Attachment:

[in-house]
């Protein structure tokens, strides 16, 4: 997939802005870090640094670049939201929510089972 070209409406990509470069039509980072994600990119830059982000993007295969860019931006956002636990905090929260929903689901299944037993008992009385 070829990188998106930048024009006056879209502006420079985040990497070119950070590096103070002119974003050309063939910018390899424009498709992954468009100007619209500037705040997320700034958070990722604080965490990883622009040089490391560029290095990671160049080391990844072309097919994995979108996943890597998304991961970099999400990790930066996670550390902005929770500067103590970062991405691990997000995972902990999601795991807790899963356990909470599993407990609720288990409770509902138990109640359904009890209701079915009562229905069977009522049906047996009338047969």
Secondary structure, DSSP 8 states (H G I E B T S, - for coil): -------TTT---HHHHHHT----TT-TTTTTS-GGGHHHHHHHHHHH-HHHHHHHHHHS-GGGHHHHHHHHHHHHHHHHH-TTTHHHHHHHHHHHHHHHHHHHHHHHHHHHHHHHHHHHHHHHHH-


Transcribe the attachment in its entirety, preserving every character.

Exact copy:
[in-house]
């Protein structure tokens, strides 16, 4: 997939802005870090640094670049939201929510089972 070209409406990509470069039509980072994600990119830059982000993007295969860019931006956002636990905090929260929903689901299944037993008992009385 070829990188998106930048024009006056879209502006420079985040990497070119950070590096103070002119974003050309063939910018390899424009498709992954468009100007619209500037705040997320700034958070990722604080965490990883622009040089490391560029290095990671160049080391990844072309097919994995979108996943890597998304991961970099999400990790930066996670550390902005929770500067103590970062991405691990997000995972902990999601795991807790899963356990909470599993407990609720288990409770509902138990109640359904009890209701079915009562229905069977009522049906047996009338047969």
Secondary structure, DSSP 8 states (H G I E B T S, - for coil): -------TTT---HHHHHHT----TT-TTTTTS-GGGHHHHHHHHHHH-HHHHHHHHHHS-GGGHHHHHHHHHHHHHHHHH-TTTHHHHHHHHHHHHHHHHHHHHHHHHHHHHHHHHHHHHHHHHH-